"I don't see any smoke." I leaned over the rail to examine the front of the building.

"They don't have any exits?" Brown went back to the corner. He came back, shaking his head. "No smoke on the other side."

"We might have wasted those grenades." I grimaced at the chewing I was going to get. "We might have to pull out the big gun."

"Jim will like that." Brown smiled. "Where do you want to start?"

"Let's see if the others spotted anything first." I threw away my stub. "Then we get the gun and sweep from the top."

"Do you think Joan is right?" He started down the outside stairwell to put his grenade chest back in his truck.

"I hope not." I put my empty box down at the first floor landing and headed down to the basement. The air was remarkably clear.

"When are you guys going to throw the grenades?" Jim had a gas mask in one hand.

"Already did." Apparently none of the smoke had settled in the basement.

"No exit?" Byrne held her rat killer a little too tight for my comfort.

"No smoke anywhere that we can see." I sniffed the air. I couldn't smell the smoke that should be drifting into the basement area.

"How are they getting in and out then?" Jim went to the nearest grill for the vent system and sniffed. He shook his head.

"We're going to use the targeting gun and find out." He smiled at the thought of painting the building with x-rays.

"I'll get the lead vests and helmets." He hurried out of the basement.

Byrne and I followed at a slower pace.

We weren't in a hurry to give ourselves cancer because we had to beam the interior of our hunting ground until we found our culprits. She sipped at a silver flask once before we finished walking upstairs.

Jim and Brown were already setting out equipment cases for the mobile x-ray machine. I let them do the heavy lifting.

Jim laughed. Giving some rat cancer was his afternoon at the football game.

The next thing you knew he would be singing some Disney song.

Hopefully it wouldn't be ‘Whistle While You Work'.

They plugged in the car batteries in the backpack for the gun. Jim flipped the arming switch. The machine hummed to life.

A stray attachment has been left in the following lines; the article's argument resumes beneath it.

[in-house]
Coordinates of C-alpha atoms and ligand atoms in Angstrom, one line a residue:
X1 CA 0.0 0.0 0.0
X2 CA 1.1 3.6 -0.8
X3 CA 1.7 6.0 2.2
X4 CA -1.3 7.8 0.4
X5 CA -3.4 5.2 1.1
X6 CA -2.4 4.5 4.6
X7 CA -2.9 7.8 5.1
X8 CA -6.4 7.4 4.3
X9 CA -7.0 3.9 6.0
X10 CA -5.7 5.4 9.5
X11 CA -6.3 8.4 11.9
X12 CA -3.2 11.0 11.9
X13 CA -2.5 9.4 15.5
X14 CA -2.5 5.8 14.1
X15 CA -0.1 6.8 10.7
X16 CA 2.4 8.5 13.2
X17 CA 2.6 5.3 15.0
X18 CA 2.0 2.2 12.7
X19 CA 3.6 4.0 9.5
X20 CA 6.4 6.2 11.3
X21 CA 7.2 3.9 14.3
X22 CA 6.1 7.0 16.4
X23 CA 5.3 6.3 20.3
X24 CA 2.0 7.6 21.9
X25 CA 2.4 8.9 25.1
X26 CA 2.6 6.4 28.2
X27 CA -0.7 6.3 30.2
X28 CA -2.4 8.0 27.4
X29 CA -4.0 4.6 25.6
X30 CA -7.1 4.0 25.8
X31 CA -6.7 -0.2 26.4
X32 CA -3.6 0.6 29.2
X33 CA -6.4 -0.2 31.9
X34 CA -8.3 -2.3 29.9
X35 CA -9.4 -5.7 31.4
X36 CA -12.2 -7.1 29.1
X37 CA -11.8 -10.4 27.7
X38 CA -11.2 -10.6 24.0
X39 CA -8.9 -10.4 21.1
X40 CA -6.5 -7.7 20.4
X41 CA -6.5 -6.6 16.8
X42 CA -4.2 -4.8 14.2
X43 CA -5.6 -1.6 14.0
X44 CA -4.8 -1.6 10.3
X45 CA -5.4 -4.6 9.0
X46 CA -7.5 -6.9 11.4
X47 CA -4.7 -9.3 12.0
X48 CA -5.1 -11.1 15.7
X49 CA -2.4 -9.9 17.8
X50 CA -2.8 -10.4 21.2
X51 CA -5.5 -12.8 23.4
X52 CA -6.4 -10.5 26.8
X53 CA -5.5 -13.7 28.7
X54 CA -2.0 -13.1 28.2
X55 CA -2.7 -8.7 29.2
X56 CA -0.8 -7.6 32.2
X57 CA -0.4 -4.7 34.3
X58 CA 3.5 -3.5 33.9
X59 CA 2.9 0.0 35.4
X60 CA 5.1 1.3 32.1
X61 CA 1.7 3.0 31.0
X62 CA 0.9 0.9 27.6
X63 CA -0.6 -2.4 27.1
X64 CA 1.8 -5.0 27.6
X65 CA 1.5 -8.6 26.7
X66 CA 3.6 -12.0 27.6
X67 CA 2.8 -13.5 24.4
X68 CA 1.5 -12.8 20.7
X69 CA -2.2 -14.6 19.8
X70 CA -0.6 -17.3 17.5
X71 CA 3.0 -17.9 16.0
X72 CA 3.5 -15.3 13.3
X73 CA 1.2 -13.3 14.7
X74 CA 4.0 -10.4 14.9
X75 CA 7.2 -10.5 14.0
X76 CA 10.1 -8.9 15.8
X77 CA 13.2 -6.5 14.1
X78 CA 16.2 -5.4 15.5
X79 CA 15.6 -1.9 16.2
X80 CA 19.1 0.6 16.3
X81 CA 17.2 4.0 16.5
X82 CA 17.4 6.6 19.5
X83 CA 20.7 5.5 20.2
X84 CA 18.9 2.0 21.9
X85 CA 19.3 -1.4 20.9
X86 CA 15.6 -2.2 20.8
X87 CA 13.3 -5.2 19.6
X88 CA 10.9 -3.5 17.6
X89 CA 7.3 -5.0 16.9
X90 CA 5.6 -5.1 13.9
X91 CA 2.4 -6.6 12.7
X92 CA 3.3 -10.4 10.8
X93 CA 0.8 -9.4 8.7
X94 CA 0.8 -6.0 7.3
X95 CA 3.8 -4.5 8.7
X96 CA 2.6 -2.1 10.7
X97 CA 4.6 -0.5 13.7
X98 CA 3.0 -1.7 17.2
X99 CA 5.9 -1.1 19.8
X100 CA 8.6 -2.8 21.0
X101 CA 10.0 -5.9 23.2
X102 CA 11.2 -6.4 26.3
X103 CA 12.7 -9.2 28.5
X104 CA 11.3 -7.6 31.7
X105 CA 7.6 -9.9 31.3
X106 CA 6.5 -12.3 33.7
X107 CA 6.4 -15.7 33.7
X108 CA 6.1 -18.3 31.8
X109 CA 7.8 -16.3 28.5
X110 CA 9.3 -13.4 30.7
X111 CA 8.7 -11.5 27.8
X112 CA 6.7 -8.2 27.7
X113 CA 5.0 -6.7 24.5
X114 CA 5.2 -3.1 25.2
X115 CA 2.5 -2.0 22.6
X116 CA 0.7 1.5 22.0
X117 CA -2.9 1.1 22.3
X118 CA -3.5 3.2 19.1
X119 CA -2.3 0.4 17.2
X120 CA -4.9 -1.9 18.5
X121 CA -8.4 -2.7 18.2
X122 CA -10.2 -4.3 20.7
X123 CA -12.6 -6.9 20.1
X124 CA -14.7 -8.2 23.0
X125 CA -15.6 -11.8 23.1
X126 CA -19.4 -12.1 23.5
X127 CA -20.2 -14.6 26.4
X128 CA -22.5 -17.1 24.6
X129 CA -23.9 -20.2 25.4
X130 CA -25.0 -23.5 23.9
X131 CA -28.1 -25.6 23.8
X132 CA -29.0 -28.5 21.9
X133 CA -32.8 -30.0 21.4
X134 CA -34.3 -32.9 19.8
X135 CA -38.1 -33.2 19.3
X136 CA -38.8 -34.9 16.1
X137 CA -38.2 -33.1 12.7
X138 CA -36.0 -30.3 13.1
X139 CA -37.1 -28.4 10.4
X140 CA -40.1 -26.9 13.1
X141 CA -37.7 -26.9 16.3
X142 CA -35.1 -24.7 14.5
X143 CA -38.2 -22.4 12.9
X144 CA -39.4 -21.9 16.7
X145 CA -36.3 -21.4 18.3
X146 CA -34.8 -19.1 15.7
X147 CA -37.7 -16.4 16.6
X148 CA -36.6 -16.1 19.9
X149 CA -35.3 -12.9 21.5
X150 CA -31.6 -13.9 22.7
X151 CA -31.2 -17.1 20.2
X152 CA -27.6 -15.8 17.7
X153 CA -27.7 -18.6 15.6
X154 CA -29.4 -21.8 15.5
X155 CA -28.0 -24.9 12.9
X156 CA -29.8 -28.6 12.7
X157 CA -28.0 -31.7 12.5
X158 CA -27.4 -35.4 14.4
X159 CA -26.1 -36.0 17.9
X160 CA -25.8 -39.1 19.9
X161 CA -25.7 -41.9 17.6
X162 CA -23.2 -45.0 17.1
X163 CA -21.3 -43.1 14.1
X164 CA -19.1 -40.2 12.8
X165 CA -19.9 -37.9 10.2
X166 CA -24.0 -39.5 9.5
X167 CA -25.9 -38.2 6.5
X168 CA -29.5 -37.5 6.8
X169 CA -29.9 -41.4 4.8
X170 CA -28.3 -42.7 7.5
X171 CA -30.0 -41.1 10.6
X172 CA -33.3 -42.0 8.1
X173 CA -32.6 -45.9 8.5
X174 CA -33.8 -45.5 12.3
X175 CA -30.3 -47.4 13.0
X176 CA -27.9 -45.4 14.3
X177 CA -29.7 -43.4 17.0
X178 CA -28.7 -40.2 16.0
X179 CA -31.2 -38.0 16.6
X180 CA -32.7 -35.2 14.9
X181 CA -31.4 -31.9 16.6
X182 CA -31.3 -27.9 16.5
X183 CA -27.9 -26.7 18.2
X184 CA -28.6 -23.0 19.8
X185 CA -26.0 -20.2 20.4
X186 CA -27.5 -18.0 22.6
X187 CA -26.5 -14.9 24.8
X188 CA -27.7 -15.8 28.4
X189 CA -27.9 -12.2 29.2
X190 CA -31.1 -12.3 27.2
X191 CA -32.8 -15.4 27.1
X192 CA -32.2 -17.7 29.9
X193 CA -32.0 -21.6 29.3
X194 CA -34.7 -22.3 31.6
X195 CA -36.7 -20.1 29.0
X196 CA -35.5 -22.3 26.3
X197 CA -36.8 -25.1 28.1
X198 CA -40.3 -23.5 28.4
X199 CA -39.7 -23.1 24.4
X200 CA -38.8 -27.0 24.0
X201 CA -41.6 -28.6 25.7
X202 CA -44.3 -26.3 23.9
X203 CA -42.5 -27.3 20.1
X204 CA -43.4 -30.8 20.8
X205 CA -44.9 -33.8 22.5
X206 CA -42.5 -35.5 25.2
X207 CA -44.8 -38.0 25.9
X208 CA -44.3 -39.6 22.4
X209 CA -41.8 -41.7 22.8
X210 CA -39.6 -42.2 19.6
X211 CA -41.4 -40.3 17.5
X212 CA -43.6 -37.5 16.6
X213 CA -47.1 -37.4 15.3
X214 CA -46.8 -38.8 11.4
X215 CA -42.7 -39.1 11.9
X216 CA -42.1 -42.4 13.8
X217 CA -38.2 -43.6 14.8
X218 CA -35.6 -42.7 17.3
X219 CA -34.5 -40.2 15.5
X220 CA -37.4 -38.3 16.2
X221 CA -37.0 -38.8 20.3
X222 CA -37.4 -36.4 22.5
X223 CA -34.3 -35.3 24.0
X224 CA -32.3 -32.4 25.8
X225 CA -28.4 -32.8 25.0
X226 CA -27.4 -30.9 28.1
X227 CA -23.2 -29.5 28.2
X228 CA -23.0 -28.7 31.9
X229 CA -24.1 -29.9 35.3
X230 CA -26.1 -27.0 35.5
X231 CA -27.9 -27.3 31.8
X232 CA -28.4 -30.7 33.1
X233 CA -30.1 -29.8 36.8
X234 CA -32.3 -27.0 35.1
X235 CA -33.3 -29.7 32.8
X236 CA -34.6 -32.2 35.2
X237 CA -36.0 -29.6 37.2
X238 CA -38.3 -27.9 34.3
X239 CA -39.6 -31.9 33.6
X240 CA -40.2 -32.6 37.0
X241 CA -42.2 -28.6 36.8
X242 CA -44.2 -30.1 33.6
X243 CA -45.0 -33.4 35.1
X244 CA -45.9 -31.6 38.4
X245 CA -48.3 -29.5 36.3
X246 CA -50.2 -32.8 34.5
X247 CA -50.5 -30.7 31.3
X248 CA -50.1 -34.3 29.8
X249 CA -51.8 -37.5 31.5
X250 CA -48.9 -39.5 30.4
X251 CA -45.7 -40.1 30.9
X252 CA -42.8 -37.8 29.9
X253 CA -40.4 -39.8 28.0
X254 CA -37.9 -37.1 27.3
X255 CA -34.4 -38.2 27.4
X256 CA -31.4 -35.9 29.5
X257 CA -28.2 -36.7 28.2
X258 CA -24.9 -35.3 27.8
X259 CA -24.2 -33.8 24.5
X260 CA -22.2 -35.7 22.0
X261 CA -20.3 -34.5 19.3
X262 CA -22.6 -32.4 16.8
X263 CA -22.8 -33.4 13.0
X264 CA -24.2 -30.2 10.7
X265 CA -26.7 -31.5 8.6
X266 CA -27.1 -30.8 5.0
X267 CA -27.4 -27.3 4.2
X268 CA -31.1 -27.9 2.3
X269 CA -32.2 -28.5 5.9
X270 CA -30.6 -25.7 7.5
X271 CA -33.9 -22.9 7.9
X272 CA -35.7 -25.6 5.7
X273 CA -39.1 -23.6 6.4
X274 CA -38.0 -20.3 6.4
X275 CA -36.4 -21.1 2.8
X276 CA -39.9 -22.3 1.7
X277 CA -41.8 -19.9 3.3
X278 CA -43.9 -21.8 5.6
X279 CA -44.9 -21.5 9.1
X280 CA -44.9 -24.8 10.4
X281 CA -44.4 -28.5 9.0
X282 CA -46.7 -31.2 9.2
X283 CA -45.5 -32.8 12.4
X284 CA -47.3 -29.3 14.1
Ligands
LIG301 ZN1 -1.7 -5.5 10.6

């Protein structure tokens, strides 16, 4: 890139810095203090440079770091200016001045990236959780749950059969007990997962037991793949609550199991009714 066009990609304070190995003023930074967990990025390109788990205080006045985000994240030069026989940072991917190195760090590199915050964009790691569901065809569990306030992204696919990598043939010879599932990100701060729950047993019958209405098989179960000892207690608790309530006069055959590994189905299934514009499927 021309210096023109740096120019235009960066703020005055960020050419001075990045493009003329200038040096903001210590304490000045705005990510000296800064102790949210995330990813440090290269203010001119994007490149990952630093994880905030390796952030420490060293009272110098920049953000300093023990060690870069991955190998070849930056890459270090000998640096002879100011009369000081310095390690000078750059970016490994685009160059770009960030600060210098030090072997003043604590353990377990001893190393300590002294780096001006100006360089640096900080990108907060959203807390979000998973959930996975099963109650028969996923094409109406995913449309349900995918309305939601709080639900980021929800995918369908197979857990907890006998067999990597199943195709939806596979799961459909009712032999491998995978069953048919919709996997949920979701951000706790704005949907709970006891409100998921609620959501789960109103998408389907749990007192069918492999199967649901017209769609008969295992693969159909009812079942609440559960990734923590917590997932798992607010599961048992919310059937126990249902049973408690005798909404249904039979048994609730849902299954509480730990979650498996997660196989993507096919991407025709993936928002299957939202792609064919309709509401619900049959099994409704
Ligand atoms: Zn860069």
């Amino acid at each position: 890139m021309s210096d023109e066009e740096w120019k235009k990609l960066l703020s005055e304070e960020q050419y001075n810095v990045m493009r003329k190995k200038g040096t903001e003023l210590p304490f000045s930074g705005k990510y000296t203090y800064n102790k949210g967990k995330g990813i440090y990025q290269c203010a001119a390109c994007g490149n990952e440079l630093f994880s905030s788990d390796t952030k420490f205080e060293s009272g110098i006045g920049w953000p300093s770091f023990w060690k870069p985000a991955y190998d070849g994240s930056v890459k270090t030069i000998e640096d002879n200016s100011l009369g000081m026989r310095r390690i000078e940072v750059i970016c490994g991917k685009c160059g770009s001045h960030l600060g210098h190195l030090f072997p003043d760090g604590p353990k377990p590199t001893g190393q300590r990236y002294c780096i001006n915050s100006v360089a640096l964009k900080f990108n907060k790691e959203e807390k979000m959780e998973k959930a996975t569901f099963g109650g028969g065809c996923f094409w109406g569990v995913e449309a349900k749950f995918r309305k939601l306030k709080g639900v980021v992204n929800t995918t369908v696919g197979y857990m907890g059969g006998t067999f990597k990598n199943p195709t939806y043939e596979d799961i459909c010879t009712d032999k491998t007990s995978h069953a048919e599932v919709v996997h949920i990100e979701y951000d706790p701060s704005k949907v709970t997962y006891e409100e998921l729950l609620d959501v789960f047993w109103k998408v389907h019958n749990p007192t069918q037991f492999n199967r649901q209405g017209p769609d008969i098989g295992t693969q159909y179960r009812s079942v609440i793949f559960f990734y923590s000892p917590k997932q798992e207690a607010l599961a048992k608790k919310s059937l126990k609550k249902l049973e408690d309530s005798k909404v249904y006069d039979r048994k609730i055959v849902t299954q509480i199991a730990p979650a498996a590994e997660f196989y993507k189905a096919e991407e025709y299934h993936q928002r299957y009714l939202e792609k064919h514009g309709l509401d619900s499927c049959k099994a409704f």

"We're ready to make things glow in the dark." Jim started to strap the thing on.

"Give." I pulled on a lead vest. "I need you to be ready in case we turn something up."

"You take the fun out of this job." He handed me the backpack with a pout.

"That's my job." I strapped the backpack on over the lead vest. I pulled on the targeting eyepiece and plugged into the port for it. I pulled down the cannon and test fired it. The front of the apartment appeared in segmented lines in the eyepiece.

I didn't see any rats.

"Let's get this thing on the road." I started for the basement again. "We have to justify the bill we're going to file."

They fell in behind me. The company already had pictures of their skeletons from past jobs. They didn't need any more.

I hoped we found the nest. The rats had turned out to be a lot stranger than I liked. I didn't want to give them time to mount an offense and try to kill us.

They might succeed if they did.

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Tales from the Lonesome October: The Rat King 4

Post by C. Syphrett » Mon Apr 22, 2013 9:29 pm

After a brief conversation, we agreed that the rats had fled the top floors of the apartment building. We decided to start on the ground floor of the original call. If they had unknown exits from the place, we would have to find and plug them.

I led the search with the targeting gun. The others stayed behind me a few feet to minimize any spillage.

A radioactive beam was not to be trifled with in my opinion.